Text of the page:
Old Man Winter comes in many ways, shapes, and forms. It can come in the legendary form of "The Hawk", a Midwestern and Mid-South term for the strong, cold, prevailing winter winds that whip around and through any and all things in its path.
It can come in the form of an unexpected snow in areas that are seemingly used to such weather between October and March. Be it last week's 10 inch snow in my home-state of New Jersey (which is still sitting around on the ground) or the legendary snowstorm that shut down the Windy City of Chicago in 2011 where 20 inches of snow fell, we are all aware the weather can be cold and somewhat hard to predict and prepare for. If you don't believe me, ask the NFL officials who are hoping for a cold day and not a cold, snowy day like last week (and projected for later this week) when it comes to the big game on Sunday.
And then there is the Southeast.
Keep in mind a key reason that people relocate to this part of the country is due to the warmer weather and generally more moderate winter. Given these factors, it is safe to say that 10 or 20 inch snows are few and far between.
But when it does snow, here are some things to keep in mind:
- It doesn't snow that frequently in this part of the country.
- A number of people who live here have not seen or been in snow as frequently as their peers in the Northeast or Midwest (and other regions of the country).
- Since it doesn't snow here that often, there is a general lack of equipment (plows, trucks, salt/sand trucks) as compared to other parts of the country; if it only snows maybe twice a winter, why would you need as much equipment as other areas where it snows much for frequently (and heavier)?
- Given the relative lack of treatment of the roads, combined with the aforementioned factors, it may actually be more dangerous when it snows in the Southeast compared to other areas of the country.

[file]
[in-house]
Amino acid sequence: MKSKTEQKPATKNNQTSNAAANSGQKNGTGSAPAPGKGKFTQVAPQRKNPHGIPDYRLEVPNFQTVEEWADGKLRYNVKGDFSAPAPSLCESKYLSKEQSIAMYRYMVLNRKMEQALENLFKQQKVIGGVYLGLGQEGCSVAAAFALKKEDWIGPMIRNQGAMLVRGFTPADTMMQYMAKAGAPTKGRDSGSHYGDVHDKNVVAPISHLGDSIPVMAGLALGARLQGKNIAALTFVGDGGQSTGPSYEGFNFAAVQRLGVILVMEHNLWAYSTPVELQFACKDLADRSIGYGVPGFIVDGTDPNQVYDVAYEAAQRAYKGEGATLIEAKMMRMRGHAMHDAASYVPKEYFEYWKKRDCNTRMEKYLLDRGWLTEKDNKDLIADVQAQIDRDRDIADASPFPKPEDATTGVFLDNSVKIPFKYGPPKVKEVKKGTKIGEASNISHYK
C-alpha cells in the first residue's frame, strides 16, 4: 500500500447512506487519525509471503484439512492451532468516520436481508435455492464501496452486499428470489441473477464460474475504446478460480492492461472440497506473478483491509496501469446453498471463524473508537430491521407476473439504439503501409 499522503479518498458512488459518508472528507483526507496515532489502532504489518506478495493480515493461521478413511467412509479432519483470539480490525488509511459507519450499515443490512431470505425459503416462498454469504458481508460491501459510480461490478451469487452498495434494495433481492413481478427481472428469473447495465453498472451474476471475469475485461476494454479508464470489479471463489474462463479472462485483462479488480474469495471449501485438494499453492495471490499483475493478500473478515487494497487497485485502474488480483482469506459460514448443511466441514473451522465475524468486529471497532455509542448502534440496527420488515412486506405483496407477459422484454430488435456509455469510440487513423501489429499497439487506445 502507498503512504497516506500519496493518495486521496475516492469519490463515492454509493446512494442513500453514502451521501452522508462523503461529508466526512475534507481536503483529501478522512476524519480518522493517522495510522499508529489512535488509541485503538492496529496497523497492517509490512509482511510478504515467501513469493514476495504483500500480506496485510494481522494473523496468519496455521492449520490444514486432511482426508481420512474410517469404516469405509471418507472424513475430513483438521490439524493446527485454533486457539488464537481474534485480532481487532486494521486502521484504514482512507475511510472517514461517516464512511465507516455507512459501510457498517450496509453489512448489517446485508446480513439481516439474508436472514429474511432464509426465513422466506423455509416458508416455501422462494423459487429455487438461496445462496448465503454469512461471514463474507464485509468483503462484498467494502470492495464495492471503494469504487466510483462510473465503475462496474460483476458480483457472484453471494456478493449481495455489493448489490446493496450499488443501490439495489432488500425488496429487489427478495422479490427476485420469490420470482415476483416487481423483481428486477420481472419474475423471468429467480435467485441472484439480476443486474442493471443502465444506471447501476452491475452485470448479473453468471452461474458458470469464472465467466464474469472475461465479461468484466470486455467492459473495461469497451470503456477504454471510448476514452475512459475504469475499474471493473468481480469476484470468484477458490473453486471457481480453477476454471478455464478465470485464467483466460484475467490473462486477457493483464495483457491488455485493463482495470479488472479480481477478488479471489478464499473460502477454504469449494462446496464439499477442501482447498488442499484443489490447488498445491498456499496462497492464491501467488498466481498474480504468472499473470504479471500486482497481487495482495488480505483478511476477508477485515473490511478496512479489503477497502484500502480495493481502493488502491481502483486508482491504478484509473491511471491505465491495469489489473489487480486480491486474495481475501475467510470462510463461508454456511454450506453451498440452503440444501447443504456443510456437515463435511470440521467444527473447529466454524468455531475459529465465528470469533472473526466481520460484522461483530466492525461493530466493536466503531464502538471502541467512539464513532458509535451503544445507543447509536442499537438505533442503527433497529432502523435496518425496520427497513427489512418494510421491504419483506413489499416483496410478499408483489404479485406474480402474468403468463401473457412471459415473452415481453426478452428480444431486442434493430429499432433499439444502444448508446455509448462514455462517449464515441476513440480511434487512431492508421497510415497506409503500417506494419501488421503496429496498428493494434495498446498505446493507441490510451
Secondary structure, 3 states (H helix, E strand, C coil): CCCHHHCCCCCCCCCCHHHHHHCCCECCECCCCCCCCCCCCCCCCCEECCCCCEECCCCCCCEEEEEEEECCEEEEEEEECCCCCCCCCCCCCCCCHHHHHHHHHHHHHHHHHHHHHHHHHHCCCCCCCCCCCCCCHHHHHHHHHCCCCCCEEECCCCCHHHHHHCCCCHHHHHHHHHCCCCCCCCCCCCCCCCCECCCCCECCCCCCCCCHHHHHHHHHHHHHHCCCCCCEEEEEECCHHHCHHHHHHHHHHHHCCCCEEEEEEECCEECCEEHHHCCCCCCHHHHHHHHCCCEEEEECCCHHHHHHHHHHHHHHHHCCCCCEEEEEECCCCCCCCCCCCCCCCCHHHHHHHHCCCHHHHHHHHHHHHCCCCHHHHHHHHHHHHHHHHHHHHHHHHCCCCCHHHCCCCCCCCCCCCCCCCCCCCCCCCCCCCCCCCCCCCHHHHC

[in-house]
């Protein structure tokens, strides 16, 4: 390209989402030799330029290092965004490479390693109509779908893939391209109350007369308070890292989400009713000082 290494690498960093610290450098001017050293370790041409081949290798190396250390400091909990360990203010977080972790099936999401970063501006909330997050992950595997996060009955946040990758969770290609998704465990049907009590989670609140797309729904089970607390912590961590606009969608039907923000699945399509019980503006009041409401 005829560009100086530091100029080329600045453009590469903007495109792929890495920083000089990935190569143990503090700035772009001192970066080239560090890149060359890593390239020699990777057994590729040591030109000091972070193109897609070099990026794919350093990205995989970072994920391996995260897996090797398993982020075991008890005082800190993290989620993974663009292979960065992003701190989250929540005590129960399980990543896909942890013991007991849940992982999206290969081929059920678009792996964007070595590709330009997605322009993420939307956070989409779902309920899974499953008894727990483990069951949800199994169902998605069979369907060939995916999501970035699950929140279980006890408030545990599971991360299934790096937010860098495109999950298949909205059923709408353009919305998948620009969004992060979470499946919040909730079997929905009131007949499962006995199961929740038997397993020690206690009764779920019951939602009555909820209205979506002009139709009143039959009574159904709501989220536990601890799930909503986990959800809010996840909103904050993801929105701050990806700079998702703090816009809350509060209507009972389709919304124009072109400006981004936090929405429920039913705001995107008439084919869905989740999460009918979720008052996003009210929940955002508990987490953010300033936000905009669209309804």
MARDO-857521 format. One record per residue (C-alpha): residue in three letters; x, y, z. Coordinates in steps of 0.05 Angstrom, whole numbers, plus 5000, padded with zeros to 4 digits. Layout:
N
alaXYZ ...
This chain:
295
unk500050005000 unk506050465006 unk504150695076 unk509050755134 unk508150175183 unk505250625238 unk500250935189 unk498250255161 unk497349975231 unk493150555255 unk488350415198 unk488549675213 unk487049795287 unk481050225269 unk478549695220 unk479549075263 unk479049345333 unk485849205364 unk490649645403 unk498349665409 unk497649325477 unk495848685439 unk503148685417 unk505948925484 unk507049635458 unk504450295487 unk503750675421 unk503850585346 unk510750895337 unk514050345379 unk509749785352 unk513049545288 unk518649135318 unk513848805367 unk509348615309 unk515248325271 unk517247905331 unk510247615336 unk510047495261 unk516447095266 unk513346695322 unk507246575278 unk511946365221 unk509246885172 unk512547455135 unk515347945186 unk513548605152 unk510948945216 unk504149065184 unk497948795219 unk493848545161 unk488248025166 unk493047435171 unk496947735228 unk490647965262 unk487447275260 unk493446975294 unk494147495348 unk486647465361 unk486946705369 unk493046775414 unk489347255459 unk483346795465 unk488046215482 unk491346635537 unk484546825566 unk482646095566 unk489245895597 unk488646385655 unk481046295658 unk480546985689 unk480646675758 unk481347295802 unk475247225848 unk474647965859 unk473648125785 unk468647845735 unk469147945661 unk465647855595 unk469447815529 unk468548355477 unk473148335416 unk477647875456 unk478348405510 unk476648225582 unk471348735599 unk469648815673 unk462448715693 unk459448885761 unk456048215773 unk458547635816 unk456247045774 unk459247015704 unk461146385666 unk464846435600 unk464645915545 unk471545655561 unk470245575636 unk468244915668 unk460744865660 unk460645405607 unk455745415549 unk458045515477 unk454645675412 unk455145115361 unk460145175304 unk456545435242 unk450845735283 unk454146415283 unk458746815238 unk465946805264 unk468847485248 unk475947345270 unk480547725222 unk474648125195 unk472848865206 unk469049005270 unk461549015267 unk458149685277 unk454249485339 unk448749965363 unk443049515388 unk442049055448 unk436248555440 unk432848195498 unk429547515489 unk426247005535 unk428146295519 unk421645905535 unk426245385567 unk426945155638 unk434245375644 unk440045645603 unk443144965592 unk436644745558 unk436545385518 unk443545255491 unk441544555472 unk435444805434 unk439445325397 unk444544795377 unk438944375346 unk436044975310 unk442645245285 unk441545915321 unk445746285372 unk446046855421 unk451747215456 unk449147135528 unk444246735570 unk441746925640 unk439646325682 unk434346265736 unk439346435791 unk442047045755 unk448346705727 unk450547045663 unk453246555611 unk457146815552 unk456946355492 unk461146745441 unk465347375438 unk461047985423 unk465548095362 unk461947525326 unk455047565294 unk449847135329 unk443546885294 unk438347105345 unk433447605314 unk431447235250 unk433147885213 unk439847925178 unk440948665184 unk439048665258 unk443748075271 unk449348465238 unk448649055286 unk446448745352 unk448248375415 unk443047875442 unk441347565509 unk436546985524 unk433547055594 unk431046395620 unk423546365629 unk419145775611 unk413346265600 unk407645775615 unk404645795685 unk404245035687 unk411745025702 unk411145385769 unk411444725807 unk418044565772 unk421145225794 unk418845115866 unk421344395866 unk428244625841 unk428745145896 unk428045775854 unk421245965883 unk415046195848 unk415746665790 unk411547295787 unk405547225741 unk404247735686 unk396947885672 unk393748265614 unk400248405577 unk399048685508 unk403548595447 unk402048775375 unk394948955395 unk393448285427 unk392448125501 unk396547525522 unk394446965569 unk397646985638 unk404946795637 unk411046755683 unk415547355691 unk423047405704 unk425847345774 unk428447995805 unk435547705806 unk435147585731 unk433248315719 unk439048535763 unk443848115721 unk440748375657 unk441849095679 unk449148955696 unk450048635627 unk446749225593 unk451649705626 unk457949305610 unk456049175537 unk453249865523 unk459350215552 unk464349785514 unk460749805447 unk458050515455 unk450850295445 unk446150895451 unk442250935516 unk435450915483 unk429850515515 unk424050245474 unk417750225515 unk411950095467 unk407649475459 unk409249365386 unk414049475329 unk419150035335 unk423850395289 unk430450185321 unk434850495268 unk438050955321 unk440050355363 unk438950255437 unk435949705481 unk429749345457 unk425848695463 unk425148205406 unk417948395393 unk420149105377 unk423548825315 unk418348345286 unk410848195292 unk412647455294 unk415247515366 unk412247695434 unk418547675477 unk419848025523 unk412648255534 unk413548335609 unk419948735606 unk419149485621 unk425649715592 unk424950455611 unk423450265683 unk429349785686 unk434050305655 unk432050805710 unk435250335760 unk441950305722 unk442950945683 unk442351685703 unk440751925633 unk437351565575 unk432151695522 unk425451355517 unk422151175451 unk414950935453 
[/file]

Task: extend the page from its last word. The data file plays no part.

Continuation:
While it is understandable that others from different parts in the country view the area with some skepticism when there is a 1-3 inch dusting of snow that shuts down an entire city compared to having a delayed opening when it is twice as many inches of snow, it's all relative. By the same token, people in this area view others a little differently when summertime comes around and people note how hot and humid it is (along with the concept of free refills and sweet tea), but I digress.
Perhaps it would be a little different if the region had more resources like its peers in other parts of the country, and drivers are better able to use best practices in driving so there are not as many issues. However, that wonderful time and epic shift in weather patterns may not be coming anytime soon, so the weather dynamics of winter in the Southeast mirroring that of the Northeast, Midwest, Mountain States, and the Pacific (when it comes to frequency and amount of snowfall) may be a long time coming. When ice-related accidents are already taking place prior to the heavier anticipated snowfalls, there are definitely a few issues present.
If there is anyone who happens to be out in it, regardless of where you are from, it makes sense to recall some of the essentials in the event you have to be out in the snow and pending refreezing of the roads (and threat of ice and slick conditions). If all else fails, common sense adages of driving slower, allowing more time to gradually brake, and others, are probably going to be the order of the day (just some suggestions).
Again, it is all relative. Just as one man's trash is another man's treasure, three inches of snow in areas that get little of it can be the equivalent of 10 inches in an area that is used to it.
After all, it is winter.